CGB - Universidad Mayor

19 diciembre 2019

The protein architecture in Bacteria and Archaea identifies a set of promiscuous and ancient domains.

DOI : 10.1371/journal.pone.0226604


In this work, we describe a systematic comparative genomic analysis of

promiscuous domains in genomes of Bacteria and Archaea. A quantitative measure

of domain promiscuity, the weighted domain architecture score (WDAS), was used

and applied to 1317 domains in 1320 genomes of Bacteria and Archaea. A

functional analysis associated with the WDAS per genome showed that 18 of 50

functional categories were identified as significantly enriched in the

promiscuous domains; in particular, small-molecule binding domains, transferases

domains, DNA binding domains (transcription factors), and signal transduction

domains were identified as promiscuous. In contrast, non-promiscuous domains

were identified as associated with 6 of 50 functional categories, and the

category Function unknown was enriched. In addition, the WDASs of 52 domains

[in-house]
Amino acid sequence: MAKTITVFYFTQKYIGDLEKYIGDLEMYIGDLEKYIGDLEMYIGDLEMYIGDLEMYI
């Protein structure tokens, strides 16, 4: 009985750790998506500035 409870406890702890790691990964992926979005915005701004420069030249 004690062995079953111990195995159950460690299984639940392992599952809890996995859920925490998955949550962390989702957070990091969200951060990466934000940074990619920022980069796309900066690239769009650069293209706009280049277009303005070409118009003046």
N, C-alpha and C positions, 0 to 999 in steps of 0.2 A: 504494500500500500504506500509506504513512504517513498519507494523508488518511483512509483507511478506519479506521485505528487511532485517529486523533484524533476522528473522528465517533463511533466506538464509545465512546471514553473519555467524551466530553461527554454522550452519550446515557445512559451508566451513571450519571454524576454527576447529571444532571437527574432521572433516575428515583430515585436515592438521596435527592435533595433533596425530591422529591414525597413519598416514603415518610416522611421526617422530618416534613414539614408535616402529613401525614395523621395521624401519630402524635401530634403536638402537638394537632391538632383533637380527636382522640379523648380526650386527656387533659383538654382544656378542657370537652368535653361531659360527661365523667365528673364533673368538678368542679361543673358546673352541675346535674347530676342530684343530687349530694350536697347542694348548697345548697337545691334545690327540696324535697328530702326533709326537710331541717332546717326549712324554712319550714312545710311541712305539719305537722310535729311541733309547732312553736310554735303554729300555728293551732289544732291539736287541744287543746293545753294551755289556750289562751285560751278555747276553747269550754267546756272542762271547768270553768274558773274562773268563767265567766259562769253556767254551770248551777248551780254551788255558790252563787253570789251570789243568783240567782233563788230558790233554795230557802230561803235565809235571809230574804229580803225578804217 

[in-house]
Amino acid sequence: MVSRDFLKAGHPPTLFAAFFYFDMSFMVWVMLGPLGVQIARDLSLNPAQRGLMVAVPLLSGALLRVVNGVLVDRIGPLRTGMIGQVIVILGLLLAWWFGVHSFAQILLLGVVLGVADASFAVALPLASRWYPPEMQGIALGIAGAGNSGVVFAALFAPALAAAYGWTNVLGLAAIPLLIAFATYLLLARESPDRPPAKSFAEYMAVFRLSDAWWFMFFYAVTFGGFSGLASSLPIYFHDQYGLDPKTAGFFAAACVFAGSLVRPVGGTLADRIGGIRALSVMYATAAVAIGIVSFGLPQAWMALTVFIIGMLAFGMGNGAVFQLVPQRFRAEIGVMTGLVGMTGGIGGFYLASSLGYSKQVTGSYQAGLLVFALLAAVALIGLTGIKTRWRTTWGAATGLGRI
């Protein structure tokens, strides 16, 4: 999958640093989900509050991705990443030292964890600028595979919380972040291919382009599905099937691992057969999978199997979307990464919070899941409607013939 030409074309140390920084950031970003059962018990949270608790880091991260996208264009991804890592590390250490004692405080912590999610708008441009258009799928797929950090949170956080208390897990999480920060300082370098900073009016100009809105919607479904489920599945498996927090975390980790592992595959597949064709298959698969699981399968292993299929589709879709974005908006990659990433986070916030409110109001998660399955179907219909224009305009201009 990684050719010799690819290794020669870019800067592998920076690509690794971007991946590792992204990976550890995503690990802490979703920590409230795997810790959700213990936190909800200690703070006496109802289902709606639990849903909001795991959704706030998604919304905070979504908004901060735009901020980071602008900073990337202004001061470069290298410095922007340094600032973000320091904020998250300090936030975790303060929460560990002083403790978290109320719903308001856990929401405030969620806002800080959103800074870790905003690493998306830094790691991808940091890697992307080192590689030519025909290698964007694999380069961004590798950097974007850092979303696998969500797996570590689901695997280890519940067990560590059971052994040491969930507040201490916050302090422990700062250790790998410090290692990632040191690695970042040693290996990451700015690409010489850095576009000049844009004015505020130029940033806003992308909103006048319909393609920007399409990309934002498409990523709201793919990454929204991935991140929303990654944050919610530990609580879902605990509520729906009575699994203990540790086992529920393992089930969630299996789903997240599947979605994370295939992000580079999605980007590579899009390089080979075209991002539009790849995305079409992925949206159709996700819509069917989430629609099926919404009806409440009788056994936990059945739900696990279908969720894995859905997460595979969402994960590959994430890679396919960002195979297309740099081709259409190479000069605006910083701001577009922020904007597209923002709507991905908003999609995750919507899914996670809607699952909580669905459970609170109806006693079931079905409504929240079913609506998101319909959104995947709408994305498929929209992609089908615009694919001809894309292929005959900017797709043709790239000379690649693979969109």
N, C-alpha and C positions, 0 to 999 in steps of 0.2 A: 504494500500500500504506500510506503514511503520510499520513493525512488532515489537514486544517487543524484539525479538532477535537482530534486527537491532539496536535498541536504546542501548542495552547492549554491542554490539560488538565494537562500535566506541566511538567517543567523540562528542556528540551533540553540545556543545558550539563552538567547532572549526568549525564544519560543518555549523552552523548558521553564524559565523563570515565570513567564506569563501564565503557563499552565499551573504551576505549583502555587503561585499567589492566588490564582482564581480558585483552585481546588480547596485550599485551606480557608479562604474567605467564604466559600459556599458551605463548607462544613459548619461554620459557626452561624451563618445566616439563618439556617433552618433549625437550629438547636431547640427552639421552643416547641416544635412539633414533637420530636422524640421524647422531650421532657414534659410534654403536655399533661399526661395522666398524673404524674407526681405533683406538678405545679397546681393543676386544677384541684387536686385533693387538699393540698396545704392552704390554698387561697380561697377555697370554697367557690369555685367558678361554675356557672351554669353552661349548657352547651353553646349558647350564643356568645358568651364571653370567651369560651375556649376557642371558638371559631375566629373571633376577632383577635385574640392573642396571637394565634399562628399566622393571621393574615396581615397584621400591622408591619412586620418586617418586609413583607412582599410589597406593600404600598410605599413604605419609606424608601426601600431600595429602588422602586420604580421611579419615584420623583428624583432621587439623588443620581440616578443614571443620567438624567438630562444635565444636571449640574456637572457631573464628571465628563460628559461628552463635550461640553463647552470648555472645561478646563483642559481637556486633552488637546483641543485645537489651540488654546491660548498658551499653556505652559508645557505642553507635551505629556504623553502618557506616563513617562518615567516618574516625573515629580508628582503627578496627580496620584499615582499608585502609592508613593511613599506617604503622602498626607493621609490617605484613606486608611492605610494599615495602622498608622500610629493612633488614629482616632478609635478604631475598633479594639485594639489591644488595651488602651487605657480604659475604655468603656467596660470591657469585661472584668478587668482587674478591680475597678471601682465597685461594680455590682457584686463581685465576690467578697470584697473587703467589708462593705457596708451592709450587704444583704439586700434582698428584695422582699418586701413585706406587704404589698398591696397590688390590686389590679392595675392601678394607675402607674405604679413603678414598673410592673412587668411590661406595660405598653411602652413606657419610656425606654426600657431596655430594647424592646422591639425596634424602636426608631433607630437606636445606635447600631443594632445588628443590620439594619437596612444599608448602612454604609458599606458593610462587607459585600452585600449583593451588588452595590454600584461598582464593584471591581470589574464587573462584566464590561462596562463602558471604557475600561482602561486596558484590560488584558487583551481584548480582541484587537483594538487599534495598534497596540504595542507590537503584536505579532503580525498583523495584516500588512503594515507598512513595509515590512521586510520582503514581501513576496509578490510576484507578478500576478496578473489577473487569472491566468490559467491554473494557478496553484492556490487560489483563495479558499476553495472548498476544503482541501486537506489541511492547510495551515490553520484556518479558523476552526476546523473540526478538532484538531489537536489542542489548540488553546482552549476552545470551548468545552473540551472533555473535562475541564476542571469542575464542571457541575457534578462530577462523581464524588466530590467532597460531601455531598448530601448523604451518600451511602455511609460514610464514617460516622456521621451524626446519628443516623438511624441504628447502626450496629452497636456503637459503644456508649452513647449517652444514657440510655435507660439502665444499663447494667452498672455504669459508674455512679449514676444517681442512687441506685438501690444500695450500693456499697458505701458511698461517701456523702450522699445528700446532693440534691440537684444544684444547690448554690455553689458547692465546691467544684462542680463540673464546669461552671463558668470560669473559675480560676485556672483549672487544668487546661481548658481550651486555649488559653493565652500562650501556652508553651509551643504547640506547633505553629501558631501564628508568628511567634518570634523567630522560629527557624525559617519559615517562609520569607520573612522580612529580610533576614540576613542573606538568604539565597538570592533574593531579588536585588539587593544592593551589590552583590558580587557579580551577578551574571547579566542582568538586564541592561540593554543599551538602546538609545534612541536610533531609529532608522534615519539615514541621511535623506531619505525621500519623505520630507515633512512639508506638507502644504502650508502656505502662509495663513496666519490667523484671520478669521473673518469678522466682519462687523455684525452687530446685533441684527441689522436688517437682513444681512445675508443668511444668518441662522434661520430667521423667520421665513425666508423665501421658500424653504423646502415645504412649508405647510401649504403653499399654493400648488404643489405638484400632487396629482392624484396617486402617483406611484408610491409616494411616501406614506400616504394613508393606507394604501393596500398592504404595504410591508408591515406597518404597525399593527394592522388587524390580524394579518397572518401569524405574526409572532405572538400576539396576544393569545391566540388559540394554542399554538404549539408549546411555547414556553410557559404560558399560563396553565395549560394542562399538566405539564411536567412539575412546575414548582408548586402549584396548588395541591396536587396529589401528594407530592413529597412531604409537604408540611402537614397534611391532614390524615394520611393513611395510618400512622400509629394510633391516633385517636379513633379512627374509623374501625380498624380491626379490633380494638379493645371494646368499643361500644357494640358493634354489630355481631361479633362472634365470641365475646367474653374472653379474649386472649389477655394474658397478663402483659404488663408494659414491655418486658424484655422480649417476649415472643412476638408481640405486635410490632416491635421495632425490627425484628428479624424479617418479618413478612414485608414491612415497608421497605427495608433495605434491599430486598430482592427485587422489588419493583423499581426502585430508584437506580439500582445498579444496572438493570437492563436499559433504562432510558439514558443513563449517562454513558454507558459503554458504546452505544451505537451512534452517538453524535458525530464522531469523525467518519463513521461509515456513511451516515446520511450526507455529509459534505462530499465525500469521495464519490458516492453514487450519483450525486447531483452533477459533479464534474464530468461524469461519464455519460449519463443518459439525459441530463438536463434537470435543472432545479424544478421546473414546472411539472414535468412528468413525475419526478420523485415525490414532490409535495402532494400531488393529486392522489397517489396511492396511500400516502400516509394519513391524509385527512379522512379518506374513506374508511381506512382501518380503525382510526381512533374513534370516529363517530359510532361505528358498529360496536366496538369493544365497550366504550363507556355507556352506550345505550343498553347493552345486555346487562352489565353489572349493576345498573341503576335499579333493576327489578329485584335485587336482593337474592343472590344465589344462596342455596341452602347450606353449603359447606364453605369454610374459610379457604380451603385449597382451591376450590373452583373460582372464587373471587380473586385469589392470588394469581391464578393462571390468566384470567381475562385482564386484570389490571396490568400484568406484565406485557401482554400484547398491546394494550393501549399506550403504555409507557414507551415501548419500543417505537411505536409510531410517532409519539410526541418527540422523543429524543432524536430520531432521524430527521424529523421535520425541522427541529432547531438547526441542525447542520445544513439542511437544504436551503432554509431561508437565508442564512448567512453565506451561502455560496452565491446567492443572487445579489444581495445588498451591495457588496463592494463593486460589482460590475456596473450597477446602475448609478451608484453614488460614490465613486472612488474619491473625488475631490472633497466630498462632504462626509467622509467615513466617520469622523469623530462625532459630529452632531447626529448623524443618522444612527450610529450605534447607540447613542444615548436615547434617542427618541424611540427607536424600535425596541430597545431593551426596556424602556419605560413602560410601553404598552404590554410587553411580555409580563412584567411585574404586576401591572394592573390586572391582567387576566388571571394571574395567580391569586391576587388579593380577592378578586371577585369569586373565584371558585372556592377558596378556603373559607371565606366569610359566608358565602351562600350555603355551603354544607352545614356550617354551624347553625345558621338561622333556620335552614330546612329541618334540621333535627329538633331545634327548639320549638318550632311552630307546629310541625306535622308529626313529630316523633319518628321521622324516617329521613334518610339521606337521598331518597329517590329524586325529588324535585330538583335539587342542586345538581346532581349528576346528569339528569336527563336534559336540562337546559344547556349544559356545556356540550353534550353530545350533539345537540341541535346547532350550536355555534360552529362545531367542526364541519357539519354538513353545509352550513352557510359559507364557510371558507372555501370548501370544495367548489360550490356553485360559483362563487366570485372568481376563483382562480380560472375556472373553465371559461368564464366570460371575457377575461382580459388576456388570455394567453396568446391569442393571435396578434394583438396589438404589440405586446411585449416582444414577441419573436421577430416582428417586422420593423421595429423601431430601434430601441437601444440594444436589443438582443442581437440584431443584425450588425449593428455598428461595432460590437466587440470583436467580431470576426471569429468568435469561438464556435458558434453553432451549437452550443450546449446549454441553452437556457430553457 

correlated with genome size, i.e., WDAS values decreased as the genome size

increased, suggesting that the number of combinations at larger domains

increases, including domains in the superfamilies Winged helix-turn-helix and

P-loop-containing nucleoside triphosphate hydrolases. Finally, based on

classification of the domains according to their ancestry, we determined that

the set of 52 promiscuous domains are also ancient and abundant among all the

genomes, in contrast to the non-promiscuous domains. In summary, we consider

that the association between these two classes of protein domains (promiscuous

and non-promiscuous) provides bacterial and archaeal cells with the ability to

respond to diverse environmental challenges.

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